Appendix:English pronunciation

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English

The following tables show the IPA and enPR/AHD symbols which are used to represent the various sounds of the English language. The sounds of Received Pronunciation (RP, UK), General American pronunciation (GenAm, US), Canadian English (CanE), Australian English (AuE) and New Zealand English (NZE) are shown.

For vowels in other dialects, see Wikipedia's IPA chart for English.

An image of an old version of these tables is available.

Vowels

This vowel table lists both monophthongs and diphthongs.

IPA enPR / AHD examples
Flag of the United Kingdom.svg RP Flag of the United States.svg GenAm Flag of Canada.svg CanE Flag of Australia.svg AuE Flag of New Zealand.svg NZE
ɑː ɑ ɒ ɐː ä father, palm
æ, a æ ɛ ă bad, cat, ran[1][2]
æɹ ɛɹ, æɹ ɛɹ æɹ ɛɹ ăr carry[3]
eɪ, ɛi æe ā day, pain
ɑː ɑɹ ɐː är arm, bard
(ɛə) ɛː ɛɹ, eɹ ɛɹ âr hair, there[4][5][3]
ɛ e ĕ bed[6]
ɛɹ ĕr merry[3]
i ē ease, see
ɪ ɪ, i ɘ ĭ sit, city, bit
ɪ i city, very, ready
ɪ̈ , ɨ ə ɘ roses
(ɪə) ɪː ɪɹ, iɹ ɪə, ɪː ĭr, îr near, here, serious[5]
aɪ, ɑi[7] (ʌɪ) ɑe ī my, rice
ɒ, ɔ ɑ ɒ ɔ ɒ, ɔ ŏ not, wasp
əʊ əʉ ɐʉ ō no, go, hope
(ɔə) ɔː, oː , ɔɹ ɔɹ ōr hoarse[5]
ɔː, oː ɔ ɒ ô law, caught
ɔː, oː ɔɹ ôr horse
ɔɪ, oi ɔɪ oe oi boy, noise
ʊ o͝o, ŏŏ put, foot
(ʊə) ɵː ʊɹ ʊə ʉə o͝or, ŏŏr tour, tourism[5]
u ʉː o͞o, ōō lose, soon, through
(ʌʊ) æo ou house, now
ʌ ɐ ŭ run, enough, up
ɜː ɝ, əɹ ɝ ɜː ɵː ûr fur, bird[8]
ə ɘ ə about
ə ɚ ə ɘ ər winner, enter[9]
  1. ^ RP /æ/ is sometimes transcribed /a/, for example in dictionaries of the Oxford University Press.
  2. ^ See bad–lad split for more discussion of the vowel /æ/ in Australian English.
  3. 3.0 3.1 3.2 In many accents in the United States and most accents in Canada, some or all of the vowels of Mary, marry, and merry are merged (the Marymarrymerry merger). If all three are merged, the resulting vowel is usually transcribed /ɛɹ/. In accents that distinguish all three, marry has /æɹ/, merry has /ɛɹ/, and Mary has /eɹ/.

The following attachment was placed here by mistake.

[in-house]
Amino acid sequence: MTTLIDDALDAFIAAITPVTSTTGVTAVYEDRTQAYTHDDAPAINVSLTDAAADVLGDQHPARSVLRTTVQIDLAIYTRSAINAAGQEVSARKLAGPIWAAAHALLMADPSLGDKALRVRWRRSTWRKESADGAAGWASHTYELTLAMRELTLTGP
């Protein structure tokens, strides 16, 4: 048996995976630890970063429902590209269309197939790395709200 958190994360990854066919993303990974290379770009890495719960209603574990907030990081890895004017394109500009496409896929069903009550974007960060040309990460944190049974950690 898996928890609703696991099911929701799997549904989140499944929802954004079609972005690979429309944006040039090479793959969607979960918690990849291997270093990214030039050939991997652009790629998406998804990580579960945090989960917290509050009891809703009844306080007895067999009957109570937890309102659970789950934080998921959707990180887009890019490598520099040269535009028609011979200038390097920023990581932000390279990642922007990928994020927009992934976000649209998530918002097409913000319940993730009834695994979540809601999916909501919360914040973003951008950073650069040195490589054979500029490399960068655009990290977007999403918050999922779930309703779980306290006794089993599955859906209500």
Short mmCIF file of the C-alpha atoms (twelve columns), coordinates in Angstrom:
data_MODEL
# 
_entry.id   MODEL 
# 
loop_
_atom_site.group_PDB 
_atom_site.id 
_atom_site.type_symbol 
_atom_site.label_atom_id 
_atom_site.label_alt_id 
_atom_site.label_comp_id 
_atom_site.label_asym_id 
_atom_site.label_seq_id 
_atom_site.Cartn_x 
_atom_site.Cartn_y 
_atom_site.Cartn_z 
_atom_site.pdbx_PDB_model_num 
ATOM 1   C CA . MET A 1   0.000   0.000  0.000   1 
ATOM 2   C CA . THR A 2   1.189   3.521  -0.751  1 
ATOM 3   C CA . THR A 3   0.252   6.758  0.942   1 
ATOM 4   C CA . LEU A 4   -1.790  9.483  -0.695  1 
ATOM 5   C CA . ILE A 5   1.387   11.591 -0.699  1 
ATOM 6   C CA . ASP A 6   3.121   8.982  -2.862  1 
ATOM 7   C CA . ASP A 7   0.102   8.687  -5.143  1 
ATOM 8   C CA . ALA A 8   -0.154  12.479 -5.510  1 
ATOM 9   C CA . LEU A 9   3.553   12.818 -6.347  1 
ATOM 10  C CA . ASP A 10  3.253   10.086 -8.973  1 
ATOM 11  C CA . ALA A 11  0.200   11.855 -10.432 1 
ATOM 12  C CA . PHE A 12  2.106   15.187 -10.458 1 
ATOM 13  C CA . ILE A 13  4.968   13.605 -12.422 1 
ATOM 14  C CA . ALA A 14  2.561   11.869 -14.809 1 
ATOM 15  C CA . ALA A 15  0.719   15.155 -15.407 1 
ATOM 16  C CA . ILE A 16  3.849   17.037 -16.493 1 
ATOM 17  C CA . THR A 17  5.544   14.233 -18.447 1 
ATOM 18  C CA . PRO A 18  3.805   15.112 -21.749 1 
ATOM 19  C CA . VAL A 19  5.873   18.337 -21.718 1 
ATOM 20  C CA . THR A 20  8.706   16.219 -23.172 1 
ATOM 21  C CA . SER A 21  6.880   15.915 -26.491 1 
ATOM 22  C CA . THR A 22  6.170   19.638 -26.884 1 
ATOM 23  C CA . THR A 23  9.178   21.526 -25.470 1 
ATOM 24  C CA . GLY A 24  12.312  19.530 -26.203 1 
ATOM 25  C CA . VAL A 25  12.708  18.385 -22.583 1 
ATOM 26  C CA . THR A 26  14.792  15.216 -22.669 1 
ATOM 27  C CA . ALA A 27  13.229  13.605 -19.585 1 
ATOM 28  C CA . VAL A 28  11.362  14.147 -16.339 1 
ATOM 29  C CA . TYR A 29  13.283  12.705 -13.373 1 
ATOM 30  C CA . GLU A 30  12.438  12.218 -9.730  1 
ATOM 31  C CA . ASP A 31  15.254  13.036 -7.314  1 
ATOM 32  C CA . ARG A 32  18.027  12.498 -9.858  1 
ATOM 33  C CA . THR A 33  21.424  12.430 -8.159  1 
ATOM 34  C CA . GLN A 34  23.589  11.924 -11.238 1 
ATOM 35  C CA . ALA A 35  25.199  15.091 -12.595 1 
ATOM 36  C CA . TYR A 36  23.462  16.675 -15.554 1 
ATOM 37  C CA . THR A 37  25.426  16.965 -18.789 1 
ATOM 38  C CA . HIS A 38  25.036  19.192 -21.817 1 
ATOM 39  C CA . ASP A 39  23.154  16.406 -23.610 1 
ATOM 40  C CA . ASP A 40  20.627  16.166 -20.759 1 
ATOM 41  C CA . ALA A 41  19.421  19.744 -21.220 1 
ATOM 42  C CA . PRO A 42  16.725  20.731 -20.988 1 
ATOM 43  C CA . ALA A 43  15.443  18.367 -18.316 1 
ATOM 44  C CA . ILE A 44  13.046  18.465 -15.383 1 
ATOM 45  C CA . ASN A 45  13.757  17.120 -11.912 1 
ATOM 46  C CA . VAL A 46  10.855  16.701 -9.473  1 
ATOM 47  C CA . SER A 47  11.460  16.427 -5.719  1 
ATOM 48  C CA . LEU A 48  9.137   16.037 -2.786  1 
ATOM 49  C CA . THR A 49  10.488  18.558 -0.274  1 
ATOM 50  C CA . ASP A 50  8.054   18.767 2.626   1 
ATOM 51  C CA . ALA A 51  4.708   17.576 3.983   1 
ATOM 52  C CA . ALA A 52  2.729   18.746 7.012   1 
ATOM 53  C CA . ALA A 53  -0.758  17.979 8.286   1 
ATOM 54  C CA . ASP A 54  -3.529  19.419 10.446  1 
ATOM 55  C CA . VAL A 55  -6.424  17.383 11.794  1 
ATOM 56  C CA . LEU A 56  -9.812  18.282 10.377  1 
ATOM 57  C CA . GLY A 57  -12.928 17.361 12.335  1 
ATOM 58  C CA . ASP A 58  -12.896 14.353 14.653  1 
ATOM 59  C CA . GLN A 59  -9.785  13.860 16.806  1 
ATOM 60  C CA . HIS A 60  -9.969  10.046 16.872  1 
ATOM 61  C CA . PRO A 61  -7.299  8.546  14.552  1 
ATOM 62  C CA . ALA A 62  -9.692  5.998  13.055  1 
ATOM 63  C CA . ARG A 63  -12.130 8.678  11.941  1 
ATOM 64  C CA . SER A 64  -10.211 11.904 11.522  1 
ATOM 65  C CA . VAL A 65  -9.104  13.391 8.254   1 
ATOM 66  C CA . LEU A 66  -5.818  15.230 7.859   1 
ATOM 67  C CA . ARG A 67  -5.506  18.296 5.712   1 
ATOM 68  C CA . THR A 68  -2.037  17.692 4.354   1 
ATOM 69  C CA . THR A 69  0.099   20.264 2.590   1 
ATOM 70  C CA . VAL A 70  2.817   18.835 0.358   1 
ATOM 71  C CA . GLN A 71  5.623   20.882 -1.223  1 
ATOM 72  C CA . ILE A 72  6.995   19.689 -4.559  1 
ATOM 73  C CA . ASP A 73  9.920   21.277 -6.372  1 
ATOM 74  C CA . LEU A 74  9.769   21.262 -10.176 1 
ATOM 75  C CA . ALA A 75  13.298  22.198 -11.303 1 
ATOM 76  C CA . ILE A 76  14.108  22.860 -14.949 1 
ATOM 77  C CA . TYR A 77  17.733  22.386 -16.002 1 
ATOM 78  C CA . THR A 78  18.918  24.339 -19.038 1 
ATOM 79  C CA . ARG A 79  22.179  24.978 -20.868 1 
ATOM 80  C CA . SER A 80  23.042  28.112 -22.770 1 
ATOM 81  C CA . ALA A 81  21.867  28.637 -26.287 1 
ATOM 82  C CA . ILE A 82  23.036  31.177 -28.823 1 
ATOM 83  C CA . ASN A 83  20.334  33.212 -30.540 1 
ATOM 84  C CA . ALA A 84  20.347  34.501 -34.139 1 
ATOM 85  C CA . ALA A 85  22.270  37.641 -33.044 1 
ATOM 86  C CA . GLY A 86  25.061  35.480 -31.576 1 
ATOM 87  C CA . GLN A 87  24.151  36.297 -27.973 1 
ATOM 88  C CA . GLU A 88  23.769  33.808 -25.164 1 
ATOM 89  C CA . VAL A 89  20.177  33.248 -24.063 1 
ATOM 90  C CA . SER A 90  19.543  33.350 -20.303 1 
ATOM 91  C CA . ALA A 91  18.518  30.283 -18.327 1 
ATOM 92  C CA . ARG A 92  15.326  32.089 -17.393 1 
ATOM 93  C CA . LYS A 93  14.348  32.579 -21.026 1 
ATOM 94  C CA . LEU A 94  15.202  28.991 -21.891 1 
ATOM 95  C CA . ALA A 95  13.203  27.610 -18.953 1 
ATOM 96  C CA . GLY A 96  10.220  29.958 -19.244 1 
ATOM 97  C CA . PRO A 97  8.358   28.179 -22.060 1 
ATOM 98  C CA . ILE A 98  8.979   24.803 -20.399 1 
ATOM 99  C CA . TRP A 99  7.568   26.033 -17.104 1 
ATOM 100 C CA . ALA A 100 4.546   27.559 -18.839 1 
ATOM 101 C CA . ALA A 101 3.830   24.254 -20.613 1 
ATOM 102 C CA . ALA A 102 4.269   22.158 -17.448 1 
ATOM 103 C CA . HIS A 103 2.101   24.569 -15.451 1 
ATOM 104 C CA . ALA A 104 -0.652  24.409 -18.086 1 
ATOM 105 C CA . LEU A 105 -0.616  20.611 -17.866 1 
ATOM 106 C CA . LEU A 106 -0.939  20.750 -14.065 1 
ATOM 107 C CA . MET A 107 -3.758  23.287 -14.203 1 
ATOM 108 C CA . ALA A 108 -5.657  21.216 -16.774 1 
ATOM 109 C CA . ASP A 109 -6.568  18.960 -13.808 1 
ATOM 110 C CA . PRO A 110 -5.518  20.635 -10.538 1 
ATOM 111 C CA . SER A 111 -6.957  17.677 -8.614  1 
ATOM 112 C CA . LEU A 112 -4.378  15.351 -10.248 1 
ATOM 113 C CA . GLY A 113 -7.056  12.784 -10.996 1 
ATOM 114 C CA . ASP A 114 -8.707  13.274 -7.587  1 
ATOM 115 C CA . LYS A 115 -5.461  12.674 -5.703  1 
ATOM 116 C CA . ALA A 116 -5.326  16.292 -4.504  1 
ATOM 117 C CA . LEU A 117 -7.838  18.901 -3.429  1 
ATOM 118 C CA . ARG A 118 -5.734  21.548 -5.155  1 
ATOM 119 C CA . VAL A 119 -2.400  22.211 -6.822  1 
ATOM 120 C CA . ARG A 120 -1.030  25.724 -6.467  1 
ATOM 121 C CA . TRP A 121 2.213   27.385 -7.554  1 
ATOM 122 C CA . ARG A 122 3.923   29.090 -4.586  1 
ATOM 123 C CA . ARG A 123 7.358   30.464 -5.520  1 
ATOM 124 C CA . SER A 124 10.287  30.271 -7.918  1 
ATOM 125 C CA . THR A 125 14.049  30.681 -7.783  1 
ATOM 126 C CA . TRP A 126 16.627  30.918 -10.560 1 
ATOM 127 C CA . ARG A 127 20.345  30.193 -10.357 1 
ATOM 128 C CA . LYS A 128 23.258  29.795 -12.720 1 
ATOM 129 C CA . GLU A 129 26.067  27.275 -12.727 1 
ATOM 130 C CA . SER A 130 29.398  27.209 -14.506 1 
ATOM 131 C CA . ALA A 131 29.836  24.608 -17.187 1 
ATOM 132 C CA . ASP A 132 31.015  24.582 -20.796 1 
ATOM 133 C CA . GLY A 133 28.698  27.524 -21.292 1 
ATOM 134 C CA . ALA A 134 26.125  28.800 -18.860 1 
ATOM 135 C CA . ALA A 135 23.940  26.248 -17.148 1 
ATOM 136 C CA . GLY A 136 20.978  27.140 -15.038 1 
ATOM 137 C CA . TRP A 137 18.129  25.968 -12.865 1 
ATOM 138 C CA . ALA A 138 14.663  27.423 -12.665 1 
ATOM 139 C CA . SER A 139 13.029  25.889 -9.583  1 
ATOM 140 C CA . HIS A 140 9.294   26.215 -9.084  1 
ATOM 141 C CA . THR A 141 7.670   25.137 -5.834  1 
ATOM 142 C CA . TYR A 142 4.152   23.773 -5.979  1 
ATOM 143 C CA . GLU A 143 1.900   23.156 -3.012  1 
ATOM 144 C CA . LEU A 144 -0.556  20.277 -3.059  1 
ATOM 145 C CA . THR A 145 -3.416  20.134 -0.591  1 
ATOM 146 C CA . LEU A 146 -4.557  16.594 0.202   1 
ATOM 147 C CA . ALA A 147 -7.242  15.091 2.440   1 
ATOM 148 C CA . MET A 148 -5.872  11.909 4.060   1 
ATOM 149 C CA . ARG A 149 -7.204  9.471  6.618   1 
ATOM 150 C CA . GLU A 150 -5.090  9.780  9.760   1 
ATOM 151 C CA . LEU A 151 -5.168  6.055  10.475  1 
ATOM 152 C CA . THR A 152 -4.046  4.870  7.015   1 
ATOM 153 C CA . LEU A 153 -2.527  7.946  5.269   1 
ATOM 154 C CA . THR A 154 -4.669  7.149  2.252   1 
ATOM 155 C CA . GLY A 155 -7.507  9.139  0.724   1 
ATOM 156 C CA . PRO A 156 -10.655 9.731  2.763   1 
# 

4. ^ An older alternative symbol to RP /ɛː/ is /eə/, reflecting the mid height of the vowel in earlier RP, and the fact that it was a centring diphthong.
  5. 5.0 5.1 5.2 5.3 RP in the early 20th century had five centring diphthongs /ɑə eə ɪə ɔə ʊə/. Of these, /ɔə/ formerly contrasted with a long vowel /ɔː/. All of them are now generally pronounced as long monophthongs (pure vowels) /ɑː ɔː ɛː ɪː ɵː/ (monophthongization). However, many words that formerly had /ʊə/ (= /ɵː/) are now pronounced with /ɔː/. /ɑə/ monophthongized first, very early in the 20th century, then /ɔə/, and more recently the rest.
  6. ^ RP /ɛ/ is sometimes transcribed /e/ for RP, for example in the Collins English Dictionary.
  7. ^ /aɪ/ is also transcribed (e.g. by Oxford University Press) as /ʌɪ/
  8. ^ /əː/ is sometimes used as an alternative to /ɜː/, for example in dictionaries of the Oxford University Press, and /ər/ as an alternative to /ɝ/, for example in the Merriam-Webster Dictionary.
  9. ^ /ɚ/ is sometimes transcribed for GA as [əɹ] or (for transcriptions that represent both rhotic and non-rhotic pronunciations) as [ə(ɹ)].

In order to allow Module:syllables to count syllables, the disyllabic sequence /iə/ must be transcribed with a period to mark the syllable break – /i.ə/ – so that it will not be confused with the New Zealand diphthong /iə/.

Consonants

IPA enPR / AHD examples
b b but, web, rubble
t͡ʃ ch chat, teach, nature
d d dot, idea, nod
f f fan, left, enough, photo
ɡ g get, bag
h h ham
ʍ (hw)[1] hw which
d͡ʒ j joy, agile, age
k k cat, tack
x ᴋʜ loch (in Scottish English)
l l left
l̩ (əl)[2] l little
m m man, animal, him
m̩ (əm)[2] m spasm, prism
n n note, ant, pan
n̩ (ən)[2] n hidden
ŋ ng singer, ring
p p pen, spin, top, apple